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BDO High Street Sales Tracker shows a fall in July

Retail suffered a quiet month in July as shoppers avoided the high street with poor weather further dampening spirits seeing retail sales fall their furthest since October 2011.

Like-for-like sales fell 2.9 per cent year-on-year at mid-tier retailers, according to accountancy firm BDO’s High Street Sales Tracker, despite better weather at the end of the month.

As the cost of living continues to rise while wage inflation remains low, consumers are cautious over unnecessary spending, with fashion seeing a 2.6 per cent year-on-year drop over the month as retailers struggle to select seasonal lines due to changeable weather.

Don Williams, National Head of Retail and Wholesale at BDO LLP, explained: “With consumers increasingly value-conscious it is still a challenging climate for retailers, and the rain in early July did not help.”

Homewares saw the biggest plummet in sales as shoppers avoided purchasing big ticket items, seeing a drop of 13 per cent on the same period last year.

Although bad weather shook the fragile high street, online sales rose 24.9 per cent over the period as retailers continue to invest in multichannel, a critical move in order to keep up with changing consumer demands, Williams believes.

However, Olympics fever had been expected to give the retail sector a much-needed boost and Williams feels that a dedication to supply chain improvement is the key to success during unseasonal weather and busy periods.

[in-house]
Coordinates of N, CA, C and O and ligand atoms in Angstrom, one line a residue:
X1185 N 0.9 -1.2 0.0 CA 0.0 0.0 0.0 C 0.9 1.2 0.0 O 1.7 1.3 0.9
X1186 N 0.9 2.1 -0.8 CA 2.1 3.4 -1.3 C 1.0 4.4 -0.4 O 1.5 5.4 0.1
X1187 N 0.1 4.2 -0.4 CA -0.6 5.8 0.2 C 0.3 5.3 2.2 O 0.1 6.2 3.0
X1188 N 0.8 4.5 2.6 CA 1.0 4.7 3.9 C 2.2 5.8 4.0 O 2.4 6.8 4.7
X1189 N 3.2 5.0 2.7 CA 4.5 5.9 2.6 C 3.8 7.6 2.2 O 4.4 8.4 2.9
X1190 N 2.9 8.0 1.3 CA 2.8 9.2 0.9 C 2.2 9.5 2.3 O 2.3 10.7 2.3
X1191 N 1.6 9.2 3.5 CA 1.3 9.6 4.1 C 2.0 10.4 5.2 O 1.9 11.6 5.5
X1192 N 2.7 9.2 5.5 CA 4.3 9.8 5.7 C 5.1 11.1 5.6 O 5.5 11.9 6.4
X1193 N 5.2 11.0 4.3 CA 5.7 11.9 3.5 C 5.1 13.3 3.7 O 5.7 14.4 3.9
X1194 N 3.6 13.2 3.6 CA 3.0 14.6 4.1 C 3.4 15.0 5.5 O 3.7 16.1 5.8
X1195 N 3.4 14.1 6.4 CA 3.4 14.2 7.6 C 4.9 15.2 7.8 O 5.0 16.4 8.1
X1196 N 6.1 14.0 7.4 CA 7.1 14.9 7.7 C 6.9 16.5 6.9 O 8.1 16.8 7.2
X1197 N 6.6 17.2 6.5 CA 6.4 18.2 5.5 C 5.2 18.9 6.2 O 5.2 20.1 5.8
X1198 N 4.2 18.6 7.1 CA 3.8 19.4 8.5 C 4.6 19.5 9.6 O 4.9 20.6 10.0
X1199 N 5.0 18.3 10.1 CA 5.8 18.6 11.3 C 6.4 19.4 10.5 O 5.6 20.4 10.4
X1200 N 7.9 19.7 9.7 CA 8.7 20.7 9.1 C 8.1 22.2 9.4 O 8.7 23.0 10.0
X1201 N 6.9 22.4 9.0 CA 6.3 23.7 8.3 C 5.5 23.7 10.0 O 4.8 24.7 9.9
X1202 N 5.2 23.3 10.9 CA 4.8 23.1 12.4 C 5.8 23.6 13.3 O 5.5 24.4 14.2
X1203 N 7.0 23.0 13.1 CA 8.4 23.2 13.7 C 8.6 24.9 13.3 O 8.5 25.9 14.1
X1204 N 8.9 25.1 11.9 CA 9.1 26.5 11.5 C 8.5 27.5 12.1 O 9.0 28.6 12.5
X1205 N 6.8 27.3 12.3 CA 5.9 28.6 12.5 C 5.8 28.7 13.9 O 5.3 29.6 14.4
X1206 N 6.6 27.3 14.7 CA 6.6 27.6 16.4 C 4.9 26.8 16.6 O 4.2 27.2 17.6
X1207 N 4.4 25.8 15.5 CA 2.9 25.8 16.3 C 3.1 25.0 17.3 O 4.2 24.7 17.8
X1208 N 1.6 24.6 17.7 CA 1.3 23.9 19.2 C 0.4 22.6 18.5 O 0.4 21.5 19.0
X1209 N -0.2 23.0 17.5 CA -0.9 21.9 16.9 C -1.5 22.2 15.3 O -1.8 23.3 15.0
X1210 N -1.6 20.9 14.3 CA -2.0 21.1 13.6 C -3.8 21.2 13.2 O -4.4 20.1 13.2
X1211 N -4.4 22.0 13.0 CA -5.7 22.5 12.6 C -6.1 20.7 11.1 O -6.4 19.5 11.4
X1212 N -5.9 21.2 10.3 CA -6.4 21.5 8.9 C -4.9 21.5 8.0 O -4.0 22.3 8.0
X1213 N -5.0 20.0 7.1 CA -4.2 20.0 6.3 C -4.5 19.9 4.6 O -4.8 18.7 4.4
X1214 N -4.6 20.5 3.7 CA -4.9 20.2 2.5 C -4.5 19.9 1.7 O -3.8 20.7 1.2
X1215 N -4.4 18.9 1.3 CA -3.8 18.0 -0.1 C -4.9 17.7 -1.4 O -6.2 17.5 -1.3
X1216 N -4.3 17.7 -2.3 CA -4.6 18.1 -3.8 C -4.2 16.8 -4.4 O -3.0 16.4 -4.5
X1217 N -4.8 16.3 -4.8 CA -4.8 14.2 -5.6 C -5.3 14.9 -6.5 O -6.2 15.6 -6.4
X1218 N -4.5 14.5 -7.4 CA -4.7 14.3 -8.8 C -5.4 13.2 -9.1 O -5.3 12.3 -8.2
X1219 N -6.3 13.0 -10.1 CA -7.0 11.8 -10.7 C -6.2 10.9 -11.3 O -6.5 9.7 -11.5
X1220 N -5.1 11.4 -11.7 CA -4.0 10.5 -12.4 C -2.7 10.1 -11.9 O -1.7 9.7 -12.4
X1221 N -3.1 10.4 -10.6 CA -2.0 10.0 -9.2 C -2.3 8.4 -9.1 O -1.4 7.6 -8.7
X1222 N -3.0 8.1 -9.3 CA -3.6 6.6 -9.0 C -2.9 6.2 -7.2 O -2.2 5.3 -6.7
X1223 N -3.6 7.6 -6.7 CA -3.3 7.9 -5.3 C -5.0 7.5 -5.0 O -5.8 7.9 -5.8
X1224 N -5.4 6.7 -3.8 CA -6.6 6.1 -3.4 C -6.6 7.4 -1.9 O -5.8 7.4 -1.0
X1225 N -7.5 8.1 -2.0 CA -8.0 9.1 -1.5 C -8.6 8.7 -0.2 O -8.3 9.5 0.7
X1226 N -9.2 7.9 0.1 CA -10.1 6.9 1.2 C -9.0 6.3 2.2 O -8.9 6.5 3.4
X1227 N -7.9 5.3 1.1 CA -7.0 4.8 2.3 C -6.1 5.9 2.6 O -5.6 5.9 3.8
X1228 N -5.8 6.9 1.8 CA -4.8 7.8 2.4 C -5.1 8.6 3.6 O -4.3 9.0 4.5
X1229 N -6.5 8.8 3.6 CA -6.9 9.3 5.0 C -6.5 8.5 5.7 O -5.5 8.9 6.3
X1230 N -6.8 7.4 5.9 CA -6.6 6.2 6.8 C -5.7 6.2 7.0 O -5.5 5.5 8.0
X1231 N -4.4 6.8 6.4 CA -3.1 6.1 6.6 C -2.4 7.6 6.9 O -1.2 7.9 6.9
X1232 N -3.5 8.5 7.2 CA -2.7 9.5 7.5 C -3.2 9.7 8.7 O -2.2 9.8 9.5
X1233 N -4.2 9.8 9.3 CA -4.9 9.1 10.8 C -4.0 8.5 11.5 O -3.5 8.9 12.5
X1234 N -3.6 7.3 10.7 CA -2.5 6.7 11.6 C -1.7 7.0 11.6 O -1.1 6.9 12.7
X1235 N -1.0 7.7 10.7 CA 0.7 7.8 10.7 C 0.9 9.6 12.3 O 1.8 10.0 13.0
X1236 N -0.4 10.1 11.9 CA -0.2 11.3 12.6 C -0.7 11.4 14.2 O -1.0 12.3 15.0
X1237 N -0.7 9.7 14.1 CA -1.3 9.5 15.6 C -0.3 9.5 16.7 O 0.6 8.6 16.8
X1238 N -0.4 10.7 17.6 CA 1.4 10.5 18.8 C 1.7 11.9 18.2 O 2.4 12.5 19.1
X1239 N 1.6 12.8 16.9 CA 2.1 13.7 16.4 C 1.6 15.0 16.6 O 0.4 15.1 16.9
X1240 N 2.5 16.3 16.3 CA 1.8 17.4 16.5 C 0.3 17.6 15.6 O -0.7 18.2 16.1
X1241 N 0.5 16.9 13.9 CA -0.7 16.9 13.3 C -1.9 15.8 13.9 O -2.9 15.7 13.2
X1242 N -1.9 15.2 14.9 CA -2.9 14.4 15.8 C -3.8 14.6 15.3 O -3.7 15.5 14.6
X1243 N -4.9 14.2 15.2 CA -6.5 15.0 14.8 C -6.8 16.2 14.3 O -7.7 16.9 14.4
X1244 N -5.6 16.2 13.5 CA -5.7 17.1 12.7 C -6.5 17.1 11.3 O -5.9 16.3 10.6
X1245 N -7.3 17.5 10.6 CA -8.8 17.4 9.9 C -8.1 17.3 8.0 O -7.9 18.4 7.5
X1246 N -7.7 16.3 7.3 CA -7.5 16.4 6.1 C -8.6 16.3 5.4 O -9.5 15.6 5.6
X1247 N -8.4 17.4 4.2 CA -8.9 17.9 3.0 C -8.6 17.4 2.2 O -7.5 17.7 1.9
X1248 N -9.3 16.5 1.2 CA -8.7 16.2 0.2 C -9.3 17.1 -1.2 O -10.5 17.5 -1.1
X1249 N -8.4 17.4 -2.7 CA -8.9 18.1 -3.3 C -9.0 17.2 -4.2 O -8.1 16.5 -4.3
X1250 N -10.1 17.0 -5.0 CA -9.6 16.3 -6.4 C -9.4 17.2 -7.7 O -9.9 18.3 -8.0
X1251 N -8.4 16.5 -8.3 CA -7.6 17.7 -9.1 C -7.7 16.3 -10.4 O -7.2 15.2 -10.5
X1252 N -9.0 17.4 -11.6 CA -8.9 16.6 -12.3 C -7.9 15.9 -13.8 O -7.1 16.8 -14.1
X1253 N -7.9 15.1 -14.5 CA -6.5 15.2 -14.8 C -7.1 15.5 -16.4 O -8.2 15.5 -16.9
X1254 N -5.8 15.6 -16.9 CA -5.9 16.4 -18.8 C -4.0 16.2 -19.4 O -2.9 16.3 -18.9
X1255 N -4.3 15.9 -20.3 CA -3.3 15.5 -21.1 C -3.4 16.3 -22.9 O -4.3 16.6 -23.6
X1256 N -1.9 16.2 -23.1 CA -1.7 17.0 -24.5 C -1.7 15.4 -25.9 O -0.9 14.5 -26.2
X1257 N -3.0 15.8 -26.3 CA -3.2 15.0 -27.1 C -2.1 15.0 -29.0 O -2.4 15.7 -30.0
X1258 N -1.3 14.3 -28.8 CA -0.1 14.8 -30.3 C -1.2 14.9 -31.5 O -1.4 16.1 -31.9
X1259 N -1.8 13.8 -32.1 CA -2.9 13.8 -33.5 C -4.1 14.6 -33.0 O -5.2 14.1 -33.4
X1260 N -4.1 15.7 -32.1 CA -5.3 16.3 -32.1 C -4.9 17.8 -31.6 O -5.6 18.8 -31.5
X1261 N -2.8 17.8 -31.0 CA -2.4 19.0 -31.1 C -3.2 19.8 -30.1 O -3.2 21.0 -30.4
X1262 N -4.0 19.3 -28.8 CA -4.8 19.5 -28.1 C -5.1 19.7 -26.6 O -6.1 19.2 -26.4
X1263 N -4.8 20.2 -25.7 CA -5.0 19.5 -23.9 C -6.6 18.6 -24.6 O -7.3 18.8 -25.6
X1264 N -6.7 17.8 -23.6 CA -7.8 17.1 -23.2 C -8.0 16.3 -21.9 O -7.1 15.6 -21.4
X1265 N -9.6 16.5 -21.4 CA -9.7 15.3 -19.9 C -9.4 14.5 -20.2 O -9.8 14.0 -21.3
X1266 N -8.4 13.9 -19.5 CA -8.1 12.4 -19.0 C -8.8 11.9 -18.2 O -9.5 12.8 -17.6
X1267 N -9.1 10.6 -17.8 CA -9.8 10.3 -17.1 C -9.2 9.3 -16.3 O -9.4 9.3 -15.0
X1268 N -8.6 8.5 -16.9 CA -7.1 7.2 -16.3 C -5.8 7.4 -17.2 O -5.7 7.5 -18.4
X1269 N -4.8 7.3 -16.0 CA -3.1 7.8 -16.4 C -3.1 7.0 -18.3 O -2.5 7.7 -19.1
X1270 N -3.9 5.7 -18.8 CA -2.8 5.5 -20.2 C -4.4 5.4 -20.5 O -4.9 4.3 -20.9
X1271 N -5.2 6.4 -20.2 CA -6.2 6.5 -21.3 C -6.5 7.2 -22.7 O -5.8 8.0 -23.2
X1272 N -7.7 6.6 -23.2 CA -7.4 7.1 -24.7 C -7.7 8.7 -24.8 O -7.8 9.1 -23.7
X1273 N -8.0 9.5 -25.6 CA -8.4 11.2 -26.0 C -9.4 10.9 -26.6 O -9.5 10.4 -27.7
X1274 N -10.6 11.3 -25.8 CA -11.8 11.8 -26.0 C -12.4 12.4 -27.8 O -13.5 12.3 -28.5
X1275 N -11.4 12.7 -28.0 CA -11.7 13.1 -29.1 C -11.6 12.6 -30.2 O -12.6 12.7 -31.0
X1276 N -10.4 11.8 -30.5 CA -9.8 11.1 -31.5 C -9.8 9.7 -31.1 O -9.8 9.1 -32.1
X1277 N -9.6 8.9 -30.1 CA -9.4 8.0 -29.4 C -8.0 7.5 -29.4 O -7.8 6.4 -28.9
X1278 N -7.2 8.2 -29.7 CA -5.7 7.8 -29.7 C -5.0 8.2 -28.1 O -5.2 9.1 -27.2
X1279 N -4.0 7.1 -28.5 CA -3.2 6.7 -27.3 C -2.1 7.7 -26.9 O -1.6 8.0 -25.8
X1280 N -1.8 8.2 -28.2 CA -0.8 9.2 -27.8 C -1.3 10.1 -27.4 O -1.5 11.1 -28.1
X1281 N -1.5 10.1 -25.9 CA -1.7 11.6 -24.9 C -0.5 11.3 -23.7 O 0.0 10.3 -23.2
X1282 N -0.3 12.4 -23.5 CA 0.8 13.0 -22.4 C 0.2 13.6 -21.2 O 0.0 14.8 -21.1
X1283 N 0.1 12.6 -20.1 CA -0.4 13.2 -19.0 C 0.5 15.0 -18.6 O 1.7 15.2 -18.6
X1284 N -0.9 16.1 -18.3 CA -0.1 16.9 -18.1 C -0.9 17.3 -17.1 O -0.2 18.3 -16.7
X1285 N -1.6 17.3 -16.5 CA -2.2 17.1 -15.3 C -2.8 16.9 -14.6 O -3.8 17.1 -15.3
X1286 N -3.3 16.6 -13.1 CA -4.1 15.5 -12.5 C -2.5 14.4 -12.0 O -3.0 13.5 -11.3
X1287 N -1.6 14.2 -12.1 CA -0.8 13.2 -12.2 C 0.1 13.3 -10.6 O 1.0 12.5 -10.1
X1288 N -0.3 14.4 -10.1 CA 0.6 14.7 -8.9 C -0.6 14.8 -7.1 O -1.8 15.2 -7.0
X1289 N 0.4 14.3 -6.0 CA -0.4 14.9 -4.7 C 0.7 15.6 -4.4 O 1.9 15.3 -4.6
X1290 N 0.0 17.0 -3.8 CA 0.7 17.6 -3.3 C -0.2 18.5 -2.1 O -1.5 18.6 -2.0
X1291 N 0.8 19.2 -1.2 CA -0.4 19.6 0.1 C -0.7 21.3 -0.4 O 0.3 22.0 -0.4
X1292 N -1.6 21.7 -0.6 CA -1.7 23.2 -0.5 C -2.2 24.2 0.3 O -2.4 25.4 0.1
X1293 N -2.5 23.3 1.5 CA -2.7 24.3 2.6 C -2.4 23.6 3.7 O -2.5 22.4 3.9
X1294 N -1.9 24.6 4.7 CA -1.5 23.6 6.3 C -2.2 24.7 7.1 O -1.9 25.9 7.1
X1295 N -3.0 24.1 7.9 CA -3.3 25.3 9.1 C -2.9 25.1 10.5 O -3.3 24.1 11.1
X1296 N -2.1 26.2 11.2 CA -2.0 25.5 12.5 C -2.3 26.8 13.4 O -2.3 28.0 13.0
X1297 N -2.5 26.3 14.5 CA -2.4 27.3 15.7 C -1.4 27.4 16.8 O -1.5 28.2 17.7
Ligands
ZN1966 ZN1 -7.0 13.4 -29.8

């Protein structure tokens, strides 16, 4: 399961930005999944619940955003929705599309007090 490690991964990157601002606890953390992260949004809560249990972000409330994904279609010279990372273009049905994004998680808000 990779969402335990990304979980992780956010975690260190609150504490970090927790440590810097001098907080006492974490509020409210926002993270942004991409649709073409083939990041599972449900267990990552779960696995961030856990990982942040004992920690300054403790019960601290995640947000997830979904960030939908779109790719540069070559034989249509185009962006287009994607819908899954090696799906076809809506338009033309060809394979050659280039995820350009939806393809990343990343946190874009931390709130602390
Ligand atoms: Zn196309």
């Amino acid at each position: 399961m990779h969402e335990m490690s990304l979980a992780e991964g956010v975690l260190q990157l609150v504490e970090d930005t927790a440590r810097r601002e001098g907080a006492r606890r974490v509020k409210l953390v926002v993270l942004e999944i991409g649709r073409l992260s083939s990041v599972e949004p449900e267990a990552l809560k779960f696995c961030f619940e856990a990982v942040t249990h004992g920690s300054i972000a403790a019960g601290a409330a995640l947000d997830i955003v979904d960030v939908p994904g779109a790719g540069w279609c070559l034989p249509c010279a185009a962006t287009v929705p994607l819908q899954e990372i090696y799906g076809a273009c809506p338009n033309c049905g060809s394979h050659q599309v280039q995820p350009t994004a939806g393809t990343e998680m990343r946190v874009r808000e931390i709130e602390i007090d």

“It is dangerous to just blame the weather,” Williams warned.

“There are retailers, particularly in the discounting space, who are bucking this trend through flexible and responsive supply chains. The quicker you can get your products to market, the louder you will hear tills ring.

“Many fashion stores were caught out when, after weeks of rain, Britain basked in temperatures of 30 degrees. Getting your supply chain right is the new retail battleground and those who achieve flexibility and agility will survive and prosper.”

Of course, high street retailers and those based in shopping centres have been preparing for the current influx of visitors in different ways for months, and supply chain specialist DHL’s Transport Strategy & Policy Director Hugh Basham recently told Retail Gazette of the need for an all-encompassing strategy.

“Wherever they are based, retailers need to prepare for busy periods by assessing how they can mitigate the challenges but make the most of the opportunities,” he said.

It had been expected that East London shopping centre Westfield Stratford, perfectly situated within the surrounds of the Olympic Park, would see a massive jump in sales and footfall as shoppers flocked to the centre, though over the weekend the centre closed its doors to non-Olympic ticket holders.

While this will likely impact monthly figures following the event, its sister centre Westfield London reported an increase in traffic as the Games got underway.

“The Games provides extraordinary exposure for Westfield’s retailers on the global stage and our two London centres together will attract over 60 million customers in 2012 and will deliver sales of around £2 billion,” a spokesman said.

“Our two flagship centres in London have provided a wonderful platform for the expansion of Westfield into new markets in the UK and internationally. We are pleased that the staging of the Games in London is giving Westfield even greater exposure.”

Source : Gemma Taylor - Retail Gazette

06 August 2012
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